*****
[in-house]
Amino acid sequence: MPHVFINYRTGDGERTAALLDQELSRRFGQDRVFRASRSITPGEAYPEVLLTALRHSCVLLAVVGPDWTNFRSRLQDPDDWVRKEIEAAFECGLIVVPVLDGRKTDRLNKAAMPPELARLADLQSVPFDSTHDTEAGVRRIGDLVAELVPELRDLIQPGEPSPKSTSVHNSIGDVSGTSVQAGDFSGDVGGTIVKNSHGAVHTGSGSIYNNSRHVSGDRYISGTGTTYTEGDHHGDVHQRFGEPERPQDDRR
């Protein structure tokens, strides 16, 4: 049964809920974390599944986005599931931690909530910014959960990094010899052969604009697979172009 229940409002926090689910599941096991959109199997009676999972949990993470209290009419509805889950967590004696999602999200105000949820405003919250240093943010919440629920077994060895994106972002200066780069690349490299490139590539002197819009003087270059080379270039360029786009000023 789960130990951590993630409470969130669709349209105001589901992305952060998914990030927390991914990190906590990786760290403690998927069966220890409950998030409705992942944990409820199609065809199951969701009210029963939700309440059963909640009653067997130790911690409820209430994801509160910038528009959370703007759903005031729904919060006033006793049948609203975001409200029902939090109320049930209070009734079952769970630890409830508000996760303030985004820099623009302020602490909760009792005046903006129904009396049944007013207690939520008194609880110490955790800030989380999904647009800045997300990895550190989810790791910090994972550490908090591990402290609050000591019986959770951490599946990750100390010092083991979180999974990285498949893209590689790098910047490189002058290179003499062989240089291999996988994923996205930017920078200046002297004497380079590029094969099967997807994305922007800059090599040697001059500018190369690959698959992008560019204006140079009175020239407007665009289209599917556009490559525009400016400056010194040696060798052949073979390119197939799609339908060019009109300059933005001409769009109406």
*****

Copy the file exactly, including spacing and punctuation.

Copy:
[in-house]
Amino acid sequence: MPHVFINYRTGDGERTAALLDQELSRRFGQDRVFRASRSITPGEAYPEVLLTALRHSCVLLAVVGPDWTNFRSRLQDPDDWVRKEIEAAFECGLIVVPVLDGRKTDRLNKAAMPPELARLADLQSVPFDSTHDTEAGVRRIGDLVAELVPELRDLIQPGEPSPKSTSVHNSIGDVSGTSVQAGDFSGDVGGTIVKNSHGAVHTGSGSIYNNSRHVSGDRYISGTGTTYTEGDHHGDVHQRFGEPERPQDDRR
């Protein structure tokens, strides 16, 4: 049964809920974390599944986005599931931690909530910014959960990094010899052969604009697979172009 229940409002926090689910599941096991959109199997009676999972949990993470209290009419509805889950967590004696999602999200105000949820405003919250240093943010919440629920077994060895994106972002200066780069690349490299490139590539002197819009003087270059080379270039360029786009000023 789960130990951590993630409470969130669709349209105001589901992305952060998914990030927390991914990190906590990786760290403690998927069966220890409950998030409705992942944990409820199609065809199951969701009210029963939700309440059963909640009653067997130790911690409820209430994801509160910038528009959370703007759903005031729904919060006033006793049948609203975001409200029902939090109320049930209070009734079952769970630890409830508000996760303030985004820099623009302020602490909760009792005046903006129904009396049944007013207690939520008194609880110490955790800030989380999904647009800045997300990895550190989810790791910090994972550490908090591990402290609050000591019986959770951490599946990750100390010092083991979180999974990285498949893209590689790098910047490189002058290179003499062989240089291999996988994923996205930017920078200046002297004497380079590029094969099967997807994305922007800059090599040697001059500018190369690959698959992008560019204006140079009175020239407007665009289209599917556009490559525009400016400056010194040696060798052949073979390119197939799609339908060019009109300059933005001409769009109406």